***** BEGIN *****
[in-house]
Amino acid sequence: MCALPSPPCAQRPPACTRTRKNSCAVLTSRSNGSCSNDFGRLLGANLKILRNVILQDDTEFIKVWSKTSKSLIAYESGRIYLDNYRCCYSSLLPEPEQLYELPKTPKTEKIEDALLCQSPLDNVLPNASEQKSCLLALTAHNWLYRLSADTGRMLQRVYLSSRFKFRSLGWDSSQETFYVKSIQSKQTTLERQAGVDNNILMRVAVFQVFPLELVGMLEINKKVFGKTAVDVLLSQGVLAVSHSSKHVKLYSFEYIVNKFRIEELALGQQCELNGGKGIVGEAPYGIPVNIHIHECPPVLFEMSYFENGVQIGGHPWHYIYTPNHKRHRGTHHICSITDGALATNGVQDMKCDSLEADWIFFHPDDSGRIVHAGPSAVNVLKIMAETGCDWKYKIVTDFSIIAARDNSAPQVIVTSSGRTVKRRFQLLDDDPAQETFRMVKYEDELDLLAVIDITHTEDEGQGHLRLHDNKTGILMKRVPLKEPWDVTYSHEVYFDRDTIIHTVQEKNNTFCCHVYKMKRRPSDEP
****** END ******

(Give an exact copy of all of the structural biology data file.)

[in-house]
Amino acid sequence: MCALPSPPCAQRPPACTRTRKNSCAVLTSRSNGSCSNDFGRLLGANLKILRNVILQDDTEFIKVWSKTSKSLIAYESGRIYLDNYRCCYSSLLPEPEQLYELPKTPKTEKIEDALLCQSPLDNVLPNASEQKSCLLALTAHNWLYRLSADTGRMLQRVYLSSRFKFRSLGWDSSQETFYVKSIQSKQTTLERQAGVDNNILMRVAVFQVFPLELVGMLEINKKVFGKTAVDVLLSQGVLAVSHSSKHVKLYSFEYIVNKFRIEELALGQQCELNGGKGIVGEAPYGIPVNIHIHECPPVLFEMSYFENGVQIGGHPWHYIYTPNHKRHRGTHHICSITDGALATNGVQDMKCDSLEADWIFFHPDDSGRIVHAGPSAVNVLKIMAETGCDWKYKIVTDFSIIAARDNSAPQVIVTSSGRTVKRRFQLLDDDPAQETFRMVKYEDELDLLAVIDITHTEDEGQGHLRLHDNKTGILMKRVPLKEPWDVTYSHEVYFDRDTIIHTVQEKNNTFCCHVYKMKRRPSDEP